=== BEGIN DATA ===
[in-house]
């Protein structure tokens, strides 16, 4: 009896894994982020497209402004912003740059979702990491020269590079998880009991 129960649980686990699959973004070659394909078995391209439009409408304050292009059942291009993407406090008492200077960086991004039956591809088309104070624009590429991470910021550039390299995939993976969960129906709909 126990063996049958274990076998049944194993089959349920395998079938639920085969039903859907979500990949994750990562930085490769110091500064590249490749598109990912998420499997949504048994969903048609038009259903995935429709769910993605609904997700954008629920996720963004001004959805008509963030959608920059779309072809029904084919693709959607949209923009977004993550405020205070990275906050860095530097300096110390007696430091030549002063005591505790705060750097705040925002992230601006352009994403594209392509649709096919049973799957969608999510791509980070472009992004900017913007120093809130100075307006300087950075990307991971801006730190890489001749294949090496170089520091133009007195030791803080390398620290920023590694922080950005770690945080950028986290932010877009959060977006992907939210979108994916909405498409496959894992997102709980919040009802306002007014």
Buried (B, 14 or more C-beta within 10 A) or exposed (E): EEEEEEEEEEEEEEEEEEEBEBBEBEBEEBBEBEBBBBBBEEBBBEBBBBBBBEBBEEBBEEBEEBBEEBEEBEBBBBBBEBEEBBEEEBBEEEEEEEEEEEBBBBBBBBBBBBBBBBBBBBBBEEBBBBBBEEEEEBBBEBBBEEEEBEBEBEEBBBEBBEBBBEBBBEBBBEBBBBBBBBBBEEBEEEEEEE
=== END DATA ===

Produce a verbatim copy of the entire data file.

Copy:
[in-house]
């Protein structure tokens, strides 16, 4: 009896894994982020497209402004912003740059979702990491020269590079998880009991 129960649980686990699959973004070659394909078995391209439009409408304050292009059942291009993407406090008492200077960086991004039956591809088309104070624009590429991470910021550039390299995939993976969960129906709909 126990063996049958274990076998049944194993089959349920395998079938639920085969039903859907979500990949994750990562930085490769110091500064590249490749598109990912998420499997949504048994969903048609038009259903995935429709769910993605609904997700954008629920996720963004001004959805008509963030959608920059779309072809029904084919693709959607949209923009977004993550405020205070990275906050860095530097300096110390007696430091030549002063005591505790705060750097705040925002992230601006352009994403594209392509649709096919049973799957969608999510791509980070472009992004900017913007120093809130100075307006300087950075990307991971801006730190890489001749294949090496170089520091133009007195030791803080390398620290920023590694922080950005770690945080950028986290932010877009959060977006992907939210979108994916909405498409496959894992997102709980919040009802306002007014």
Buried (B, 14 or more C-beta within 10 A) or exposed (E): EEEEEEEEEEEEEEEEEEEBEBBEBEBEEBBEBEBBBBBBEEBBBEBBBBBBBEBBEEBBEEBEEBBEEBEEBEBBBBBBEBEEBBEEEBBEEEEEEEEEEEBBBBBBBBBBBBBBBBBBBBBBEEBBBBBBEEEEEBBBEBBBEEEEBEBEBEEBBBEBBEBBBEBBBEBBBEBBBBBBBBBBEEBEEEEEEE